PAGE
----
Research out of the University of Windsor’s Faculty of Human Kinetics aims to improve the health of villagers in Uganda and the Black community here at home.
Kinesiology professor Cheri McGowan, Université de Montréal epidemiologist Kate Zinszer, and Ugandan physician Henry Isabirye have been awarded nearly $365,000 from the Canadian Institutes of Health Research to investigate the effectiveness of using stress balls in isometric handgrip training (IHT) to lower blood pressure. The study will be run through the Allan Stone Community Clinic in Kyabirwa, Uganda, where hypertension is the leading condition treated.
Kinesiology professors Paula van Wyk, Kevin Milne, and Dr. McGowan will run a similar $25,000 study for Black residents of Windsor and Essex County in research funded by the University of Windsor and the WE-Spark Health Institute.
“Hypertension is a global silent killer,” said McGowan, a pioneer in IHT research. Of the project in Uganda, she said, “This is an incredible opportunity to use our expertise to help people who need effective blood pressure control in a part of the world that could use it the most.”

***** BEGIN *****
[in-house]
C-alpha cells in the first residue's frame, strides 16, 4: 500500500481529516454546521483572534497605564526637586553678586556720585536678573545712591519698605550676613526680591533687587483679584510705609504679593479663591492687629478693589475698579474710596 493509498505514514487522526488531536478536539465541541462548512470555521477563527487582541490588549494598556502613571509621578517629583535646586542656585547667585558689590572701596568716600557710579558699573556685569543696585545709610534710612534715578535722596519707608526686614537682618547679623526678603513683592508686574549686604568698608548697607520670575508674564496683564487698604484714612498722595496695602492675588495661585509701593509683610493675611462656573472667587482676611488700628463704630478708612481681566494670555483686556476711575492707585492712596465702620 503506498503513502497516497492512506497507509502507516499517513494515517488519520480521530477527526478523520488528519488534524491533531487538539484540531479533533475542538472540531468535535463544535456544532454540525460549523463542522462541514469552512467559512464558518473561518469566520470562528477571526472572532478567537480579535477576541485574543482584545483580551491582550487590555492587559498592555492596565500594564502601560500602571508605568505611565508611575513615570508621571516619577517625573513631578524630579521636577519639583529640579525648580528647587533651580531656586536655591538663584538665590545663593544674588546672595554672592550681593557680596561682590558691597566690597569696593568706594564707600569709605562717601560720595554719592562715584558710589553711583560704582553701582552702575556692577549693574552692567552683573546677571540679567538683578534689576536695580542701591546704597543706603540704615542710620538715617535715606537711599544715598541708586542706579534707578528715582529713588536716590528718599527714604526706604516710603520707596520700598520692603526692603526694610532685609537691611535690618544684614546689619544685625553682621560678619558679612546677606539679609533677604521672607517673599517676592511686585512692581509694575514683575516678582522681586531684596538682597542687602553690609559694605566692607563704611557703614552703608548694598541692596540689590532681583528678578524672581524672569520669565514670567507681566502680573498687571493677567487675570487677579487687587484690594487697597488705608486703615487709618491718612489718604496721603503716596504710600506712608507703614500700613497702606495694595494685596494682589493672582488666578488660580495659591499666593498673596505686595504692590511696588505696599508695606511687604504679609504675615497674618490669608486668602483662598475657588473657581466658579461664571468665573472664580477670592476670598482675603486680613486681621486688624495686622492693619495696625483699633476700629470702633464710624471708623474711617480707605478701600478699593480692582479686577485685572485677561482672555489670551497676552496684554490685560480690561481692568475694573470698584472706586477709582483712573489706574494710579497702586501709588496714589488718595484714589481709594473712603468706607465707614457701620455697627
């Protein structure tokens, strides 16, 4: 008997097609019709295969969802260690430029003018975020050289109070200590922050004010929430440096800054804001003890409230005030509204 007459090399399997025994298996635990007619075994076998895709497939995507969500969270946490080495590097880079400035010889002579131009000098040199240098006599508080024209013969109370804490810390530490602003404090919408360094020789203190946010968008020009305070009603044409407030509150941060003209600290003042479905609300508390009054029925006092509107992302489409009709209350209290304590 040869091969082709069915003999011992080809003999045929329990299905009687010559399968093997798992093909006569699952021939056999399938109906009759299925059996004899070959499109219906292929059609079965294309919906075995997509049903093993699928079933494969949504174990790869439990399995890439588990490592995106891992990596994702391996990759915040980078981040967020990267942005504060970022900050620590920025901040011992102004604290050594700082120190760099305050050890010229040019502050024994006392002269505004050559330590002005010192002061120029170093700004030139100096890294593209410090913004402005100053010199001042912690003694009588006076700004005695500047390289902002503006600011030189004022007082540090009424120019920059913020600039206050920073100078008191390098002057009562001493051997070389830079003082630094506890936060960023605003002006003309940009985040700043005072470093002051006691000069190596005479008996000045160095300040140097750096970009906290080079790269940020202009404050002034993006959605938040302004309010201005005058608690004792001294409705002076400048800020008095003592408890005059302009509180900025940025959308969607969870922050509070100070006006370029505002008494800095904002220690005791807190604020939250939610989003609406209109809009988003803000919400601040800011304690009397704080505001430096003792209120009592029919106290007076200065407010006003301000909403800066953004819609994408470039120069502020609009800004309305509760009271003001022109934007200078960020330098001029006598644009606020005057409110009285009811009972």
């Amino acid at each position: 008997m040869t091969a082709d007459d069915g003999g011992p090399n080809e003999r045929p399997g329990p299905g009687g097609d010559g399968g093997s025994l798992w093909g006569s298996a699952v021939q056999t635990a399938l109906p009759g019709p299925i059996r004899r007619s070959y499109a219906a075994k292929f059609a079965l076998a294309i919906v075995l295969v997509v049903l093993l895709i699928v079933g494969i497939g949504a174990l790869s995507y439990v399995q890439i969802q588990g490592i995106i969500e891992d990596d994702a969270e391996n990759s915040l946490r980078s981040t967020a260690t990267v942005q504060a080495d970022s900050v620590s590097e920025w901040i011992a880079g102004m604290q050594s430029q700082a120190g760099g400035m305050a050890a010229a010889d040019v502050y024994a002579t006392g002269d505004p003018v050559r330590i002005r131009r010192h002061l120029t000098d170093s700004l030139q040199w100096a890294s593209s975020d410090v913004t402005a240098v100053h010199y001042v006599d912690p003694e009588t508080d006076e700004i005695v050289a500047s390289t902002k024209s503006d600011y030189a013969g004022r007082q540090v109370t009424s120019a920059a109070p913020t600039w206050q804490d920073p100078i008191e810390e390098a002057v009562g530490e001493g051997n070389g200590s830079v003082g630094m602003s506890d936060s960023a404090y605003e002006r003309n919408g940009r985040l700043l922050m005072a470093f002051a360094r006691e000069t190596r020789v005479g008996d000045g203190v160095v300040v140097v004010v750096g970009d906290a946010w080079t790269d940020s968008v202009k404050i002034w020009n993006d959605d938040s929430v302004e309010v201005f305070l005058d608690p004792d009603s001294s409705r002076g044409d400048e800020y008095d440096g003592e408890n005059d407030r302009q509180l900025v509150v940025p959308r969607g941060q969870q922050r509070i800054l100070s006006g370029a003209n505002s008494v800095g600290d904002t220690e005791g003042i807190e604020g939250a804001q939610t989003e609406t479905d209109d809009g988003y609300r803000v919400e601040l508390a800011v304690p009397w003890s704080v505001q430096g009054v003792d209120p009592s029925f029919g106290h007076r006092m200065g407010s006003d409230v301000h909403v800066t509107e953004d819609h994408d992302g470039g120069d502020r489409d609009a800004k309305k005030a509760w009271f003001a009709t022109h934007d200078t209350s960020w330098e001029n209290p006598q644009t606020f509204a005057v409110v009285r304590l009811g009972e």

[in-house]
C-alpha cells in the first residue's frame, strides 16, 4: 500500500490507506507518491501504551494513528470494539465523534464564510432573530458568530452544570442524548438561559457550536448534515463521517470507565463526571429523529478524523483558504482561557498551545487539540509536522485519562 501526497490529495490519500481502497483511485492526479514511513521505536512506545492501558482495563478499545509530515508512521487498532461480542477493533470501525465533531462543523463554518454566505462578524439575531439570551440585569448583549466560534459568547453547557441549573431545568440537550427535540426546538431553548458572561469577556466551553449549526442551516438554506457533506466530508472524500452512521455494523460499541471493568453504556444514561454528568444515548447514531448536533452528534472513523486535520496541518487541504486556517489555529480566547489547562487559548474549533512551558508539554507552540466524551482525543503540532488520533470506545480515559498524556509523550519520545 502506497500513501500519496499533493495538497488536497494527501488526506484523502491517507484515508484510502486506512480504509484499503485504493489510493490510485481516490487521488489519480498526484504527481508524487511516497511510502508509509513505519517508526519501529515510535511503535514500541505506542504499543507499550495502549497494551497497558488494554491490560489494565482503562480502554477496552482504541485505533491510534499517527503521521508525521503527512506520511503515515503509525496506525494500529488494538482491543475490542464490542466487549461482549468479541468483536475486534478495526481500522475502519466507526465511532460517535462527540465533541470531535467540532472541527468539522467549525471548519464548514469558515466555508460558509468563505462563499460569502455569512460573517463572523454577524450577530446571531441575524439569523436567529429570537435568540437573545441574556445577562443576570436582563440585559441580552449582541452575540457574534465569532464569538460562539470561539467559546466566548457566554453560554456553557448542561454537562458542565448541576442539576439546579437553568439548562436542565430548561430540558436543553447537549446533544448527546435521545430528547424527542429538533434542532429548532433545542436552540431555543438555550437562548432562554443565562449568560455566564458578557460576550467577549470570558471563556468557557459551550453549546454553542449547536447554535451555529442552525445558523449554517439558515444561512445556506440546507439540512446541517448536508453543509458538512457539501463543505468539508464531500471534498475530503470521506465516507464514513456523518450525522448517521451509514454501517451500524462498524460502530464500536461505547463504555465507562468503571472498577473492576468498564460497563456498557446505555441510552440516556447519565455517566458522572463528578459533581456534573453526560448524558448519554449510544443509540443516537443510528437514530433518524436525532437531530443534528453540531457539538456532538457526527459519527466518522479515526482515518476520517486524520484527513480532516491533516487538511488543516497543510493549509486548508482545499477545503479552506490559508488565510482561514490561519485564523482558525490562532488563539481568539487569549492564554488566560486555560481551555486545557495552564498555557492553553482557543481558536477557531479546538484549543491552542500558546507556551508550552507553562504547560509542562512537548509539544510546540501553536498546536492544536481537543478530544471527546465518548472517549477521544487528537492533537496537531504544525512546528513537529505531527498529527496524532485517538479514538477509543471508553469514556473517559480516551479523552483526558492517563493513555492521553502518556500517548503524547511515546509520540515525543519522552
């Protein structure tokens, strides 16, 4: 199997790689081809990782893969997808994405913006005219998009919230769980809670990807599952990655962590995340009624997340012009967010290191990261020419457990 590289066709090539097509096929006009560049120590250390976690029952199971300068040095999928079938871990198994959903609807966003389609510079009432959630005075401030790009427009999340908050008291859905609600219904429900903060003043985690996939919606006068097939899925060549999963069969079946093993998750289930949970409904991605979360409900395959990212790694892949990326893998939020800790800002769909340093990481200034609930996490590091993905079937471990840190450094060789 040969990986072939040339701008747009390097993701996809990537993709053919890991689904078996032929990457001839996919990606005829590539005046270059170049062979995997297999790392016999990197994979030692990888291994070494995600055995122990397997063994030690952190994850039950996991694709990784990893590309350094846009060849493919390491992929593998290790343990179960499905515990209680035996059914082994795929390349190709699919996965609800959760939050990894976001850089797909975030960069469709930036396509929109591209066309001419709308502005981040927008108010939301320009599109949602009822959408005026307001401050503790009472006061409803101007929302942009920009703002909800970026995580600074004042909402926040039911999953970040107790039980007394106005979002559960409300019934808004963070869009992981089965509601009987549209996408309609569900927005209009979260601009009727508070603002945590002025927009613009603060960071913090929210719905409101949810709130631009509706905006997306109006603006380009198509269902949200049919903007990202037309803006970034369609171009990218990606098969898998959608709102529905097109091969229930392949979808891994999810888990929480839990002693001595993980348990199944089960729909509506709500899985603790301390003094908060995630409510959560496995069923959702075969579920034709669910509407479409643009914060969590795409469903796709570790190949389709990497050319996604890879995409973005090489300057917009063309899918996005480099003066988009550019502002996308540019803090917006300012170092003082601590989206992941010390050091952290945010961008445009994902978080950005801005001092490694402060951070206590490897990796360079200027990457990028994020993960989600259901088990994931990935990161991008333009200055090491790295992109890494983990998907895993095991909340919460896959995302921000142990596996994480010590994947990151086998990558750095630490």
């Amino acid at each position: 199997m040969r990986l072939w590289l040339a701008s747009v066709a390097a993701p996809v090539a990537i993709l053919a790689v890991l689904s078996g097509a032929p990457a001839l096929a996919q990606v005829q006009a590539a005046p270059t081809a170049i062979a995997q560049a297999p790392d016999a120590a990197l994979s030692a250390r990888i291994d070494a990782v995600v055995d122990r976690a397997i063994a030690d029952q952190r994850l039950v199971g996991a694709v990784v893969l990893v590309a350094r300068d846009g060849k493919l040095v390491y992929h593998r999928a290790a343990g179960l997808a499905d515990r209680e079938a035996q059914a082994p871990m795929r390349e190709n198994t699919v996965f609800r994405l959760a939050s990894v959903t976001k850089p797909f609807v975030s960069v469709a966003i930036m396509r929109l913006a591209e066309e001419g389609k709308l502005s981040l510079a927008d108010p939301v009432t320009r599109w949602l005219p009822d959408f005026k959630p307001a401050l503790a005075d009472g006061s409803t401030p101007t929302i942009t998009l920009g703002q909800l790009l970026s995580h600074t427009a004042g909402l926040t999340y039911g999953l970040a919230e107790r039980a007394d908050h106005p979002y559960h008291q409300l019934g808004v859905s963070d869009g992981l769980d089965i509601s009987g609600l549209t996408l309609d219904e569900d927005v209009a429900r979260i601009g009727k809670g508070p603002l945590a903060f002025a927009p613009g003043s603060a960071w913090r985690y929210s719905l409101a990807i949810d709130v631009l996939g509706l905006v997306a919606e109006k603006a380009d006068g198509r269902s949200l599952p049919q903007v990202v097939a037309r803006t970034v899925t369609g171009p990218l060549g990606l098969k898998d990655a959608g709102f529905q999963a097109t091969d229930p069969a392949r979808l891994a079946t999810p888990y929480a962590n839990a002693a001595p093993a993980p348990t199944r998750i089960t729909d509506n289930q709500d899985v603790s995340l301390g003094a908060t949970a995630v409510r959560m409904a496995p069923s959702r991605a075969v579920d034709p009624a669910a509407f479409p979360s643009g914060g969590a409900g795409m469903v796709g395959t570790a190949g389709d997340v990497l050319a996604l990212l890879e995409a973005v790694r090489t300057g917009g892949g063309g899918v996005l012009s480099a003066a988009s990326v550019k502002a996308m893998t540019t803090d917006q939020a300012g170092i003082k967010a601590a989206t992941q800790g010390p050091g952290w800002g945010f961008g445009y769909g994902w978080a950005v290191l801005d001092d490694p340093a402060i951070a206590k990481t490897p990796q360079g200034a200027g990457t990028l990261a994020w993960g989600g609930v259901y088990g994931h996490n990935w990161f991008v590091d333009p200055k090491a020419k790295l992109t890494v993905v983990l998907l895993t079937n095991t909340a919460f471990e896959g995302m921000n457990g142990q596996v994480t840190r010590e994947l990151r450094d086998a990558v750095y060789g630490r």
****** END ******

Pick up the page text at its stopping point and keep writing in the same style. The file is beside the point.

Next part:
Hypertension, also known as high blood pressure, can cause serious heart damage and stroke, often resulting in death. People of African descent have higher rates of hypertension, with Uganda and other countries in Sub-Saharan Africa having the highest instances of uncontrolled hypertension in the world.
In both the African and local studies, participants will perform IHT under supervision. IHT is a form of resistance training in which you squeeze an object and repeatedly maintain that static hand contraction for a small amount of time. The static contractions are interspersed with short periods of rest.
The American College of Cardiology and the American Heart Association call IHT one of the best non-pharmacological treatments for high blood pressure. Despite this, IHT is not widely prescribed in clinical practice.
McGowan said she hopes this pair of studies will change that.
“IHT is simple, inexpensive, time-efficient, and highly tolerable. People need therapies that do not cost a lot of money and that they will likely stick with over their lifetimes.”
Dr. van Wyk said past studies have lacked diversity among participants.
“Our study takes an important first step in addressing this key gap,” she said. “This research answers an urgent call for Black populations.”
The researchers hope to begin recruiting participants in Uganda and from the local Black community in the new year.